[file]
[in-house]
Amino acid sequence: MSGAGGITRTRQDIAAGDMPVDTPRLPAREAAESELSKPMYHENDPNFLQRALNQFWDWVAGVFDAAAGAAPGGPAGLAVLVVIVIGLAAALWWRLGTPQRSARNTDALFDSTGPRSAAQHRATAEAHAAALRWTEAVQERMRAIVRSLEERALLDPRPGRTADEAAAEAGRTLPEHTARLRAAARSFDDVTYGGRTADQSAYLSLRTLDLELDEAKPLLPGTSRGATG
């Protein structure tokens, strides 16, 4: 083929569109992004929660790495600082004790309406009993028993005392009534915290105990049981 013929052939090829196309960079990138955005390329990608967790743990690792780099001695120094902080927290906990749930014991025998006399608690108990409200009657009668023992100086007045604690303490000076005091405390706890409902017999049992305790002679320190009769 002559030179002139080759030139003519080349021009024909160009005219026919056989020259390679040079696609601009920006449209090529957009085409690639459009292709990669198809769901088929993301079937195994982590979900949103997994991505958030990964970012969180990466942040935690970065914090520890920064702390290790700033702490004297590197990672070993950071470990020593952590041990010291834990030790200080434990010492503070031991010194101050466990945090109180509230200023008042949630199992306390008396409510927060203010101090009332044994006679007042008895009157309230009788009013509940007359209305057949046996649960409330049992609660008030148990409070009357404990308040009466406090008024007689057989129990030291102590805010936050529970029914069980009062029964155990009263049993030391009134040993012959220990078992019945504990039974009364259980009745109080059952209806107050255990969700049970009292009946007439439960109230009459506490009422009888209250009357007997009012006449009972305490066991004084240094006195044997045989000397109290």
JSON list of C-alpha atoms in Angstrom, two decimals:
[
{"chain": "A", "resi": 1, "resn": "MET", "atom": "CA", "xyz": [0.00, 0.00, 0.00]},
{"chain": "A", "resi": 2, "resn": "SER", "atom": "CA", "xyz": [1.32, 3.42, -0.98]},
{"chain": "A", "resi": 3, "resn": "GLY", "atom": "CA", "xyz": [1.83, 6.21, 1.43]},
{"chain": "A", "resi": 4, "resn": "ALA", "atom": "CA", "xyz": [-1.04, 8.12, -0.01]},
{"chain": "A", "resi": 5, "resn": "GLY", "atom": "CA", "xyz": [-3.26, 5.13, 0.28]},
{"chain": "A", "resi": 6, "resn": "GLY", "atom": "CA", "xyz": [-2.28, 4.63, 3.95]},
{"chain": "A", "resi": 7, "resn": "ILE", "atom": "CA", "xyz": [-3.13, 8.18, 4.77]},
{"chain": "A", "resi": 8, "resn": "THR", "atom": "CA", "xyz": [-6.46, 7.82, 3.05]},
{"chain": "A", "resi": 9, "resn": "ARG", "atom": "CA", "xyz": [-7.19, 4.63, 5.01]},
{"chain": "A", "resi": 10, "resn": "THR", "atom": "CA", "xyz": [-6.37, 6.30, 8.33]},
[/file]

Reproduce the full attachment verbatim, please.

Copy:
[in-house]
Amino acid sequence: MSGAGGITRTRQDIAAGDMPVDTPRLPAREAAESELSKPMYHENDPNFLQRALNQFWDWVAGVFDAAAGAAPGGPAGLAVLVVIVIGLAAALWWRLGTPQRSARNTDALFDSTGPRSAAQHRATAEAHAAALRWTEAVQERMRAIVRSLEERALLDPRPGRTADEAAAEAGRTLPEHTARLRAAARSFDDVTYGGRTADQSAYLSLRTLDLELDEAKPLLPGTSRGATG
């Protein structure tokens, strides 16, 4: 083929569109992004929660790495600082004790309406009993028993005392009534915290105990049981 013929052939090829196309960079990138955005390329990608967790743990690792780099001695120094902080927290906990749930014991025998006399608690108990409200009657009668023992100086007045604690303490000076005091405390706890409902017999049992305790002679320190009769 002559030179002139080759030139003519080349021009024909160009005219026919056989020259390679040079696609601009920006449209090529957009085409690639459009292709990669198809769901088929993301079937195994982590979900949103997994991505958030990964970012969180990466942040935690970065914090520890920064702390290790700033702490004297590197990672070993950071470990020593952590041990010291834990030790200080434990010492503070031991010194101050466990945090109180509230200023008042949630199992306390008396409510927060203010101090009332044994006679007042008895009157309230009788009013509940007359209305057949046996649960409330049992609660008030148990409070009357404990308040009466406090008024007689057989129990030291102590805010936050529970029914069980009062029964155990009263049993030391009134040993012959220990078992019945504990039974009364259980009745109080059952209806107050255990969700049970009292009946007439439960109230009459506490009422009888209250009357007997009012006449009972305490066991004084240094006195044997045989000397109290």
JSON list of C-alpha atoms in Angstrom, two decimals:
[
{"chain": "A", "resi": 1, "resn": "MET", "atom": "CA", "xyz": [0.00, 0.00, 0.00]},
{"chain": "A", "resi": 2, "resn": "SER", "atom": "CA", "xyz": [1.32, 3.42, -0.98]},
{"chain": "A", "resi": 3, "resn": "GLY", "atom": "CA", "xyz": [1.83, 6.21, 1.43]},
{"chain": "A", "resi": 4, "resn": "ALA", "atom": "CA", "xyz": [-1.04, 8.12, -0.01]},
{"chain": "A", "resi": 5, "resn": "GLY", "atom": "CA", "xyz": [-3.26, 5.13, 0.28]},
{"chain": "A", "resi": 6, "resn": "GLY", "atom": "CA", "xyz": [-2.28, 4.63, 3.95]},
{"chain": "A", "resi": 7, "resn": "ILE", "atom": "CA", "xyz": [-3.13, 8.18, 4.77]},
{"chain": "A", "resi": 8, "resn": "THR", "atom": "CA", "xyz": [-6.46, 7.82, 3.05]},
{"chain": "A", "resi": 9, "resn": "ARG", "atom": "CA", "xyz": [-7.19, 4.63, 5.01]},
{"chain": "A", "resi": 10, "resn": "THR", "atom": "CA", "xyz": [-6.37, 6.30, 8.33]},